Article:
Organization and Planning Tips





Set personal
goals/priorities – write
them down & post
them near your study
space: set long and
short term goals
Break down large tasks
into smaller chunks
Be an active learner
Discipline yourself
Be persistent
Set yourself deadlines –
and stick to them!
“The job will always stretch to fill the
time available.”
If you establish a schedule where you
routinely stay up late at night, it will
seem normal to stay up late, and in
fact you will stay up late!
We are VISUAL
learners
Organize your notes:
Turn your notes into
diagrams, cartoons,
concept maps or flow
charts – use lots of
colour
C
B
Point A
Sub Point 1
Sub Point 2
A
Sub Point 3
Use visualization for new
vocabulary and concepts


Make associations with images, and
hold that in your mind’s eye for at
least 10 seconds.
For example, the Japanese word
‘ahiru’ means ‘duck.’ So, you can
imagine a duck with ‘a hero’ badge.
Or ‘kaki’ means ‘oyster,’ so imagine a
‘car key’ made of oyster shell, etc.
The goal of any study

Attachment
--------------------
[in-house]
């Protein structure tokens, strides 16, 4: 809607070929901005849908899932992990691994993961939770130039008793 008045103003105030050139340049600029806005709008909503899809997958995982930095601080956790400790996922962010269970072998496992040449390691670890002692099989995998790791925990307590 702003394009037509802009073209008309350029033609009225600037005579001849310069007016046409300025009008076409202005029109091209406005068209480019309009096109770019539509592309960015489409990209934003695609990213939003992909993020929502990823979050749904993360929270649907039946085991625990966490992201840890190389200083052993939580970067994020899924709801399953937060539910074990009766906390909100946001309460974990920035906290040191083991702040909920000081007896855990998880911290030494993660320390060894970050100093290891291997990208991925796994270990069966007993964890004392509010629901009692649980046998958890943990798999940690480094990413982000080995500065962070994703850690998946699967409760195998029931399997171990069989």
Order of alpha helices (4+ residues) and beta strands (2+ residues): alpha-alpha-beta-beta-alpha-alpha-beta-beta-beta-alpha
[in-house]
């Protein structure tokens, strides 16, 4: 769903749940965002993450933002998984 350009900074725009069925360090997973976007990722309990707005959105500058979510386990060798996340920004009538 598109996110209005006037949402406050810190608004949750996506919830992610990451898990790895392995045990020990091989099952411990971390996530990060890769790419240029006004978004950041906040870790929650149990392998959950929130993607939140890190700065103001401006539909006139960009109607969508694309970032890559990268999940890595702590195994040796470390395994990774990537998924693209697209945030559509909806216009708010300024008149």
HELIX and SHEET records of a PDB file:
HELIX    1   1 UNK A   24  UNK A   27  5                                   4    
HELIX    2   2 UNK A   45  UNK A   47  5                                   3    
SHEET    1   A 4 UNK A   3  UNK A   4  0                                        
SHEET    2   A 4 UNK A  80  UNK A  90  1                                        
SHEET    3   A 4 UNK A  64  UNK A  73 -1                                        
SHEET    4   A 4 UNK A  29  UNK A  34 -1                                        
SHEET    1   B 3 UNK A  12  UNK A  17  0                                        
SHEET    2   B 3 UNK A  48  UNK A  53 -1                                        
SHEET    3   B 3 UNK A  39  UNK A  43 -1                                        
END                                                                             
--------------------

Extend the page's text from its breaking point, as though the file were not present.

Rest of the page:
strategy should be review
Information is rapidly forgotten –
to counter this you must convert
short term memory into long
term memory
What happens to new
information over time?
MEMORY RETENTION (%)
100
0
TODAY
1
ONE
ONE2DAY
DAY
LATER
LATER
7
3
7 DAYS
DAYS
LATER
LATER
TIME
2
4
2 WEEKS
WEEKS
LATER
LATER
2 MONTHS
5
LATER
What about with review?
MEMORY RETENTION (%)
100
Short term memory
has become long term
memory
0
TODAY
1
ONE
ONE2DAY
DAY
LATER
LATER
7
3
7 DAYS
DAYS
LATER
LATER
TIME
2
4
2 WEEKS
WEEKS
LATER
LATER
2 M ONTHS
5
LATER
Make the information
relevant
If it has no significance or meaning to
you why would your brain retain it?
Find a way to make the information
important. Does it fit with your life’s plan?
Tie new information to
prior knowledge



Make abstract ideas into something
concrete and tangible.
We remember experiences more vividly than
cold facts. Bring your study to life in your
mind.
Use mnemonics (rhymes or acronyms used
to aid memory). Ex: “Every Adult Dog
Grows Big Ears” are the strings of a guitar.